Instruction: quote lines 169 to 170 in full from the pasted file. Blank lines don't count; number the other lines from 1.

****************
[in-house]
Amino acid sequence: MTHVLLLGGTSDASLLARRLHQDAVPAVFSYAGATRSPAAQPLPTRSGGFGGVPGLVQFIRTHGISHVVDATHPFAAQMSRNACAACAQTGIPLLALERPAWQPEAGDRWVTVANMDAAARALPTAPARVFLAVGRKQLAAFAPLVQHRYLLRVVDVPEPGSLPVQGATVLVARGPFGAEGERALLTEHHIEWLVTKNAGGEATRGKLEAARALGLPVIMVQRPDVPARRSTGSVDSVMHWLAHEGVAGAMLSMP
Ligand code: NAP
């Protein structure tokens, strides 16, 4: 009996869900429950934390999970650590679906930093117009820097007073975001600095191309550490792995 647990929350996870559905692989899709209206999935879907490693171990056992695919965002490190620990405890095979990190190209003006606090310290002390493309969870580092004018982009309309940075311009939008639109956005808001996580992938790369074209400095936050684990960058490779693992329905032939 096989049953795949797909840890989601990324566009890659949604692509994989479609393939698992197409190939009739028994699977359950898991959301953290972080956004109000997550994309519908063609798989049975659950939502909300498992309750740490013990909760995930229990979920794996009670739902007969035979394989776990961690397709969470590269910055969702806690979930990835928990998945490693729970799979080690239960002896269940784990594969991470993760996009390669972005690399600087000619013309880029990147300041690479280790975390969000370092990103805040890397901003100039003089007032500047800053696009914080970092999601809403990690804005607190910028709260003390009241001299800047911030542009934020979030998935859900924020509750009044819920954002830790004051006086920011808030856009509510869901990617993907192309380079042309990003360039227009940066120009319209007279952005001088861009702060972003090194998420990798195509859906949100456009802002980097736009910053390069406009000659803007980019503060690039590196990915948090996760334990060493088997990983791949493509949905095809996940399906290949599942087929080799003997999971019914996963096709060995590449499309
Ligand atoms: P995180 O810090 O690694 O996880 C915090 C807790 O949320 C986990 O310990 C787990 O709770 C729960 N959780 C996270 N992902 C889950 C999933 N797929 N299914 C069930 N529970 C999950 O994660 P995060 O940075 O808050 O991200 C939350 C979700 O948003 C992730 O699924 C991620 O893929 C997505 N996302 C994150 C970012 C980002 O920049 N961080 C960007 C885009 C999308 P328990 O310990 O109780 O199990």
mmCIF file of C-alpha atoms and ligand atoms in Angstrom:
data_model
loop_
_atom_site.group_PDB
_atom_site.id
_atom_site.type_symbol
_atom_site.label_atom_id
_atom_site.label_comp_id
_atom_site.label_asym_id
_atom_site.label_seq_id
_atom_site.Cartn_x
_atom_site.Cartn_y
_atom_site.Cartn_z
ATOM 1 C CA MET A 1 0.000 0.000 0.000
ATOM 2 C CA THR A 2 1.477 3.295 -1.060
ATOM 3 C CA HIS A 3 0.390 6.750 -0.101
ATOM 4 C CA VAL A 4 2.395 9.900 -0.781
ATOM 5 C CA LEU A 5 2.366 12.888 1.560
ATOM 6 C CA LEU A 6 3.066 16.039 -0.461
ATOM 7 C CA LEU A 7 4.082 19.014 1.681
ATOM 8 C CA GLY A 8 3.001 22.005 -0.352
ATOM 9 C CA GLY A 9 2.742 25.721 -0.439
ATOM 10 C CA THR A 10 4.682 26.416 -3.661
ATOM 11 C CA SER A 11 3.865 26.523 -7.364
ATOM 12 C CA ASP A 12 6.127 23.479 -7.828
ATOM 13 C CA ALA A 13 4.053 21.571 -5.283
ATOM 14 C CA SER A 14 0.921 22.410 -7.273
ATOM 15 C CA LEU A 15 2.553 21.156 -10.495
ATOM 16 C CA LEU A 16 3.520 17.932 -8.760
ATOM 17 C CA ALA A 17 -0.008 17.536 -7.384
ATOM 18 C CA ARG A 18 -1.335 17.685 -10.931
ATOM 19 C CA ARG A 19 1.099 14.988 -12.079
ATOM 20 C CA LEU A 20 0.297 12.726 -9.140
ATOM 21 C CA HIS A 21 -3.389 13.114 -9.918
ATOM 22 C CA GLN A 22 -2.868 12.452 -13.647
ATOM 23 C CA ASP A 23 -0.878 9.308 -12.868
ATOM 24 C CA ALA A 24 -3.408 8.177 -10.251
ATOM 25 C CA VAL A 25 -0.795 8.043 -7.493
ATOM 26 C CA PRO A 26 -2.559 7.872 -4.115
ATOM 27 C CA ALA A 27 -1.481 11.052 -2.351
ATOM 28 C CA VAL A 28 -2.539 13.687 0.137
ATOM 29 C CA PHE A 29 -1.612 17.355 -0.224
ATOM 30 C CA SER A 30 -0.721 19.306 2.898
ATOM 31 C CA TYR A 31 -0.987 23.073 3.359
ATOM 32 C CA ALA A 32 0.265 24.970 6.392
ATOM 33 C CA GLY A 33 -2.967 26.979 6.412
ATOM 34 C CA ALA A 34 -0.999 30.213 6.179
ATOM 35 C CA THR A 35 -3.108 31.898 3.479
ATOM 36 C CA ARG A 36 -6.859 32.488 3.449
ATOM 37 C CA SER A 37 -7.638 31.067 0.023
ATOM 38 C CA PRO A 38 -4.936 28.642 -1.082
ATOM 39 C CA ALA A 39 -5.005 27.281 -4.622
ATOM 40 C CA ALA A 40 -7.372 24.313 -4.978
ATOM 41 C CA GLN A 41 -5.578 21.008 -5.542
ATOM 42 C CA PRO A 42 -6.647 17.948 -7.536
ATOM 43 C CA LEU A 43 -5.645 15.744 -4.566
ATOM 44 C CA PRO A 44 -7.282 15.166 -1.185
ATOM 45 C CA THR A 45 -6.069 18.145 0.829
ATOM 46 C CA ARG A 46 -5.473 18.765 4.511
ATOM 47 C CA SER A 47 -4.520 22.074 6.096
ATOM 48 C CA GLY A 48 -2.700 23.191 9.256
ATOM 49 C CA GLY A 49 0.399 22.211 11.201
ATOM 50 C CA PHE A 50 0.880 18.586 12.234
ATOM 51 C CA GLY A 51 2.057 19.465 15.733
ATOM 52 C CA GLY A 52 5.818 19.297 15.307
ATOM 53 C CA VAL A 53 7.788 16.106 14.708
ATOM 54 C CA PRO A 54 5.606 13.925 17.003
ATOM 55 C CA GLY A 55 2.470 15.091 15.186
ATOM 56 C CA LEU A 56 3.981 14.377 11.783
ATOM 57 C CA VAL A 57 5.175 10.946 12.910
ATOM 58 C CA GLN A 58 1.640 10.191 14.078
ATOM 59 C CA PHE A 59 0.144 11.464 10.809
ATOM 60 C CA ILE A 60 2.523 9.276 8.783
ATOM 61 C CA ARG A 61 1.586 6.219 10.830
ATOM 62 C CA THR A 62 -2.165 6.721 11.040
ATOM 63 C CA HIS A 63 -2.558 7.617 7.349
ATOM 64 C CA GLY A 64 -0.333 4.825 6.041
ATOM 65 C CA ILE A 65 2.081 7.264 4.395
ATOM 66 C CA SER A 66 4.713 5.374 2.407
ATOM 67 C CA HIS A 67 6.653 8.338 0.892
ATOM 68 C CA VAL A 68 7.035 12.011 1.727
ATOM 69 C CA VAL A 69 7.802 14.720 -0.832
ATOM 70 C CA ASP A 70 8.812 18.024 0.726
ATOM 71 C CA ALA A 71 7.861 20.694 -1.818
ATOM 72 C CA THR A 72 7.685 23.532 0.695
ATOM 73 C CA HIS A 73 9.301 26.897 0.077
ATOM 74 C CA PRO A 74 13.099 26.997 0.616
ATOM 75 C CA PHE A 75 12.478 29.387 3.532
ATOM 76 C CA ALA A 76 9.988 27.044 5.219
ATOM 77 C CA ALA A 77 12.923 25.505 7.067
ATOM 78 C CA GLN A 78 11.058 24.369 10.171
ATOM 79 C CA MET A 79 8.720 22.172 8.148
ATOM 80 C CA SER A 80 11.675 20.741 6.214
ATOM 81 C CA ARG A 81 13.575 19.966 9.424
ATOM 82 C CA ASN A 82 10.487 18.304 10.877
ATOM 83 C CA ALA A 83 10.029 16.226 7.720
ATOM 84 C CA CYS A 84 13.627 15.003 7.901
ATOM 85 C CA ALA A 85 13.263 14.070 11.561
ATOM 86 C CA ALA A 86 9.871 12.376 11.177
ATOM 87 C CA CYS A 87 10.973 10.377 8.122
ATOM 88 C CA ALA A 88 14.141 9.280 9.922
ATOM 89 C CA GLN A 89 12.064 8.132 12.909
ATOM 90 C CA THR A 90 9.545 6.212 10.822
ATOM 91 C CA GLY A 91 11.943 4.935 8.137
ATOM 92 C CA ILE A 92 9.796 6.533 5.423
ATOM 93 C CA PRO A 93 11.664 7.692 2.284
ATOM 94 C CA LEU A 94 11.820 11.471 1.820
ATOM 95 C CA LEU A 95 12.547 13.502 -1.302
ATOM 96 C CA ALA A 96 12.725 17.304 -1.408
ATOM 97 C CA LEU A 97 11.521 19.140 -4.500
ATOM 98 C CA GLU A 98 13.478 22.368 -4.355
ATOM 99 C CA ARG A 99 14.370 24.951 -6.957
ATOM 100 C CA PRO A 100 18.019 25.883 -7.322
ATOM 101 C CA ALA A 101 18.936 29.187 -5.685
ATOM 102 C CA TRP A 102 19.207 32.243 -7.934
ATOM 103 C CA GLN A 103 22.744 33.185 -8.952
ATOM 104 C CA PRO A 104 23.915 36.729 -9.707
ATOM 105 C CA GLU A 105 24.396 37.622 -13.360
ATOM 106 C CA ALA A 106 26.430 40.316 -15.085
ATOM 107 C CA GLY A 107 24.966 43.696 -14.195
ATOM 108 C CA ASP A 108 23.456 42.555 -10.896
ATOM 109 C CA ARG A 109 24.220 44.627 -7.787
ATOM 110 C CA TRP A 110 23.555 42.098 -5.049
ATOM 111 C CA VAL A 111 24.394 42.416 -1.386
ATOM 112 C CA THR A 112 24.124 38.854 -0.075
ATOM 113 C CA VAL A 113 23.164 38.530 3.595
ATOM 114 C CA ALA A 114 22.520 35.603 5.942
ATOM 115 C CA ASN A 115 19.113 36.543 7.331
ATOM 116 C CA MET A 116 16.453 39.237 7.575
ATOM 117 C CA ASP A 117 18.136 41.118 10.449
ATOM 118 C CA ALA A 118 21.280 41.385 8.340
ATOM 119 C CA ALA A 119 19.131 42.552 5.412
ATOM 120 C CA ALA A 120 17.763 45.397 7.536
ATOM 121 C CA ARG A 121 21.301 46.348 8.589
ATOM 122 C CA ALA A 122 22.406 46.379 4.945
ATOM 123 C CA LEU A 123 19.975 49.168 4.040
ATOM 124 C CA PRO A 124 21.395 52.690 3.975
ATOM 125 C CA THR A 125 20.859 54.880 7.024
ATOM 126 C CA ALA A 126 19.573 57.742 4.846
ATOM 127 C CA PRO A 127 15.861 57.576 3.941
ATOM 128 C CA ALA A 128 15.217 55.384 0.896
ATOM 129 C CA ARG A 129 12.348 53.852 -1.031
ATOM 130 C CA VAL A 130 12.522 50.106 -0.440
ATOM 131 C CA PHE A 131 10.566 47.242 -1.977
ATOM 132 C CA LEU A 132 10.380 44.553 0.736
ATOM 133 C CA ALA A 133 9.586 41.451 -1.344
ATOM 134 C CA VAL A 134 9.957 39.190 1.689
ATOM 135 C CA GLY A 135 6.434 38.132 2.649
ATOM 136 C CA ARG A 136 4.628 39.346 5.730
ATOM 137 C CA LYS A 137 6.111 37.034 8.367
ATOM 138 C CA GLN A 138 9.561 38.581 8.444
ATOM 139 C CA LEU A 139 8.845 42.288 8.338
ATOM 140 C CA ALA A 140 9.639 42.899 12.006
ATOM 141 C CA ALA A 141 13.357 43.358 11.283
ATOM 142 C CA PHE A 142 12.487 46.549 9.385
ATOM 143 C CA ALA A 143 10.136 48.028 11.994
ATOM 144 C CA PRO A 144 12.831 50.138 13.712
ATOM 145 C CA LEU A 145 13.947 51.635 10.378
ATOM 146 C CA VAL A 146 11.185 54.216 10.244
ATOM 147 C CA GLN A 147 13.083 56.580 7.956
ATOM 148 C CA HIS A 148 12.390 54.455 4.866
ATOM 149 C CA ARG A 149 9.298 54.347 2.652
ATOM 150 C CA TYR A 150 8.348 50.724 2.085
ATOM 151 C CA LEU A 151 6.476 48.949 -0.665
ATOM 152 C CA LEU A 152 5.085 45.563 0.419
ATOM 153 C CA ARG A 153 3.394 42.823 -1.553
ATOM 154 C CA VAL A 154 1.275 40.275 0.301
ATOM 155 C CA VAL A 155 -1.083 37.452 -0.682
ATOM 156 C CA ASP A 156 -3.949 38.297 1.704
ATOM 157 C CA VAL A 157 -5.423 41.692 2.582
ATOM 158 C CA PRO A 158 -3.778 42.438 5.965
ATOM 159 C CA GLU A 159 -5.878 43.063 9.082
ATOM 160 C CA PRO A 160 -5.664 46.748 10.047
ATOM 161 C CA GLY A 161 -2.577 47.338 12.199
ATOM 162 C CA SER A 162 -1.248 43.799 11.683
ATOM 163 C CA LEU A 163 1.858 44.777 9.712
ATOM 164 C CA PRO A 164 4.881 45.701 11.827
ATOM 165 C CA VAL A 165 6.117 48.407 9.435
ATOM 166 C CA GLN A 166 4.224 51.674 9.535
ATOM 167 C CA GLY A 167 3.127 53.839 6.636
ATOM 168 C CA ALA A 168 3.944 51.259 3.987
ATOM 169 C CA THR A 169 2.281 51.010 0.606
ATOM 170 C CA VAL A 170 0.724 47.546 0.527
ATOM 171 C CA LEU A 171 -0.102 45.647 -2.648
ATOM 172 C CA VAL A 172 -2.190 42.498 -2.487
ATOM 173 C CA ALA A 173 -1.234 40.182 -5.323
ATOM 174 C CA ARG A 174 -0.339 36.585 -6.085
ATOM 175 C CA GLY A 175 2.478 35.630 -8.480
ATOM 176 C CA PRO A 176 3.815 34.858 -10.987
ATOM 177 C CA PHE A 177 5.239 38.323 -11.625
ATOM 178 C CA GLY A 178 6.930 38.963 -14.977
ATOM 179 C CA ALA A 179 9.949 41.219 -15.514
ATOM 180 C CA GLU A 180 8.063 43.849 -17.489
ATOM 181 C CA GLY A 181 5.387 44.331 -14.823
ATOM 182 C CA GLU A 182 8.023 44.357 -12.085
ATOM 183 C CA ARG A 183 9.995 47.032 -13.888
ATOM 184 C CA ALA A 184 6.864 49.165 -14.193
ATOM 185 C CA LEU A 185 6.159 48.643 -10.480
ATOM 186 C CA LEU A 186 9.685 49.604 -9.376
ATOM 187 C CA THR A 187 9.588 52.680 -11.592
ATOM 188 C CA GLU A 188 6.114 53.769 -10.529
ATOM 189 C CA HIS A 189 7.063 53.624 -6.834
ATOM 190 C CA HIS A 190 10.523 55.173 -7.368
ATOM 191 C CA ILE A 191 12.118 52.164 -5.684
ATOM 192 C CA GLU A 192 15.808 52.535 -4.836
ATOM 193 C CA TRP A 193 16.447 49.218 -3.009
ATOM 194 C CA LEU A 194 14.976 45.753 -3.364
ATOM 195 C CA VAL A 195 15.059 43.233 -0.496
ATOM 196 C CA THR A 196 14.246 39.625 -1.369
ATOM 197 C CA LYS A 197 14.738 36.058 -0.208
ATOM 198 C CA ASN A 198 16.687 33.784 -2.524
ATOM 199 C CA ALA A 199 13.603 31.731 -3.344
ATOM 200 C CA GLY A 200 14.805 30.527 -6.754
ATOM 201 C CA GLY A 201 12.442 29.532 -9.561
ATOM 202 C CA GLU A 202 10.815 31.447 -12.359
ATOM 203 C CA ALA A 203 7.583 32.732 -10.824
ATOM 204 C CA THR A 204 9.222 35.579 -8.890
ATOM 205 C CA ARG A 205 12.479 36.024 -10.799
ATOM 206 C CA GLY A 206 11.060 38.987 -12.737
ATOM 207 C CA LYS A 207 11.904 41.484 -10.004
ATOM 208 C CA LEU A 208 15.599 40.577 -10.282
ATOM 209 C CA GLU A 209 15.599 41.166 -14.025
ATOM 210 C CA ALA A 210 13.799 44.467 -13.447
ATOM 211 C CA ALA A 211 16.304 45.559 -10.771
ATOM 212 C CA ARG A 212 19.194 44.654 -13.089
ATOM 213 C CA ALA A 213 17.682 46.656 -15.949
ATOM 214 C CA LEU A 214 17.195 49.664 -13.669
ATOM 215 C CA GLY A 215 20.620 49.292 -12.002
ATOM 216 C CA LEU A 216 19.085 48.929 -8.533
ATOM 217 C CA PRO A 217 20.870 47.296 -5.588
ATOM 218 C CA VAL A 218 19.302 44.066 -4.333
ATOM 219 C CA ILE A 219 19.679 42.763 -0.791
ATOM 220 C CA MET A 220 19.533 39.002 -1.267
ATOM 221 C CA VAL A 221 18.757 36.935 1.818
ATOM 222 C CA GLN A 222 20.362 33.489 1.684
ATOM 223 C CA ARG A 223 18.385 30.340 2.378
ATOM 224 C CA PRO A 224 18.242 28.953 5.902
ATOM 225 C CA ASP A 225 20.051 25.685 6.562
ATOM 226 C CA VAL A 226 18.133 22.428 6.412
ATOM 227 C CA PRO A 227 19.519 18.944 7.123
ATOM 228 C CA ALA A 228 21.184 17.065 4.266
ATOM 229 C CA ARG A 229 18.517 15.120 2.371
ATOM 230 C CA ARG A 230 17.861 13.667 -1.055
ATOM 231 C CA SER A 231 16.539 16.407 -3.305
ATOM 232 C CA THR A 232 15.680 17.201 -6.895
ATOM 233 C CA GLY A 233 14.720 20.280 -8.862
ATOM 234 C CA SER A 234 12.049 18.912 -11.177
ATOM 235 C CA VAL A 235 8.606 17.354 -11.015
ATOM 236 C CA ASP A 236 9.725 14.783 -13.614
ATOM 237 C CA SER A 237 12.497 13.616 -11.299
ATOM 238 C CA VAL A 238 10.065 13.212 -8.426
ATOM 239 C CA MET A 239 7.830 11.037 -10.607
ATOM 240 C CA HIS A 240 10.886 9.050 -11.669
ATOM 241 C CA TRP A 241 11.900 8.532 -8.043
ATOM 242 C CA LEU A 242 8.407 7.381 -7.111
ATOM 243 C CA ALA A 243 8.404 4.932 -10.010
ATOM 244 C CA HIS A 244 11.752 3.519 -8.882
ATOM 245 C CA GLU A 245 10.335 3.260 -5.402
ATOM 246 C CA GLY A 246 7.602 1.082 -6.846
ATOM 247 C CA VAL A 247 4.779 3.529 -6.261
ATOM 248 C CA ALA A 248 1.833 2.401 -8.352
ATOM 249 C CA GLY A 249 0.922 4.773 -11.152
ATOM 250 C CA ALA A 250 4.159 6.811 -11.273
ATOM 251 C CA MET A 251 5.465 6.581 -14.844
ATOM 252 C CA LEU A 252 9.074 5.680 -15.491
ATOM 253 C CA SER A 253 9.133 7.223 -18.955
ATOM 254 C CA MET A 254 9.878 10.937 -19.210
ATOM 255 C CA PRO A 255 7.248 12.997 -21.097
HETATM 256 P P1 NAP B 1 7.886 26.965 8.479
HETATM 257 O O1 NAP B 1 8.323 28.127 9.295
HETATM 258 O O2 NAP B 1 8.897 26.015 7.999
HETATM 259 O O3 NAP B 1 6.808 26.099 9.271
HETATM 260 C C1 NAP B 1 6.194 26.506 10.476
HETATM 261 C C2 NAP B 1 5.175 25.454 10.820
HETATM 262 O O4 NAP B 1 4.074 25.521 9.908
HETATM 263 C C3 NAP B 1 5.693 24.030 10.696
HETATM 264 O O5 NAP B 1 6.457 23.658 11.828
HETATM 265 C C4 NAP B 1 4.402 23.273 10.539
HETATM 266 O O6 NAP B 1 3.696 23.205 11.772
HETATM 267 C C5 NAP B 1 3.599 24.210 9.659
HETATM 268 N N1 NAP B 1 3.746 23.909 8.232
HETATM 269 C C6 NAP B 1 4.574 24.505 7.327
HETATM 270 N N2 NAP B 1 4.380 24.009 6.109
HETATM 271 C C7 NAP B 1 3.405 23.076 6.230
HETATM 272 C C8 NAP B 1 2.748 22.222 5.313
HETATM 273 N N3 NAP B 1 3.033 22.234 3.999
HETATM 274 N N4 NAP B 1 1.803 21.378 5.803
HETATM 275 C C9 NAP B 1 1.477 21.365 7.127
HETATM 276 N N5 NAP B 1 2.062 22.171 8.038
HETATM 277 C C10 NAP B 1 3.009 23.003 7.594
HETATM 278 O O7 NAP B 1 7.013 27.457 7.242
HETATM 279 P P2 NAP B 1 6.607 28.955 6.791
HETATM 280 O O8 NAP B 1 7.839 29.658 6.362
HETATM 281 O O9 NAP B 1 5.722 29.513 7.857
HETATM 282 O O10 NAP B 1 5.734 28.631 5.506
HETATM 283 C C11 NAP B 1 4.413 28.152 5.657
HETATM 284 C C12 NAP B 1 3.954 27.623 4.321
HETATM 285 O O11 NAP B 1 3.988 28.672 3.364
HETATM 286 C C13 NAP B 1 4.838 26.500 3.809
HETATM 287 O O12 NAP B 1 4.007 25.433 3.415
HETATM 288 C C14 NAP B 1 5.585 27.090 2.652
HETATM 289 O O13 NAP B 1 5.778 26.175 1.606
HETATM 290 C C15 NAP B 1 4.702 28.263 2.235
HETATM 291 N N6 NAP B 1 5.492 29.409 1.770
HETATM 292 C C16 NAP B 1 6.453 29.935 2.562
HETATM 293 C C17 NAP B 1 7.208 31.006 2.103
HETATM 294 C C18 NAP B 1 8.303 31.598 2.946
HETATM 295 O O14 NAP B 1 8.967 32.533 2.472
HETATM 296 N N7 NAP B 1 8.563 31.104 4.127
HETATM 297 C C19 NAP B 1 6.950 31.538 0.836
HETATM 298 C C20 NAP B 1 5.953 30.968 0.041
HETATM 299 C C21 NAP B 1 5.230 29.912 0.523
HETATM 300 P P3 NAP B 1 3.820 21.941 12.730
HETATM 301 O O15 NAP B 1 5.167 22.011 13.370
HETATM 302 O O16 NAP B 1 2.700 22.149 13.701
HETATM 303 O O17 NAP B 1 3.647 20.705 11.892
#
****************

ATOM 151 C CA LEU A 151 6.476 48.949 -0.665
ATOM 152 C CA LEU A 152 5.085 45.563 0.419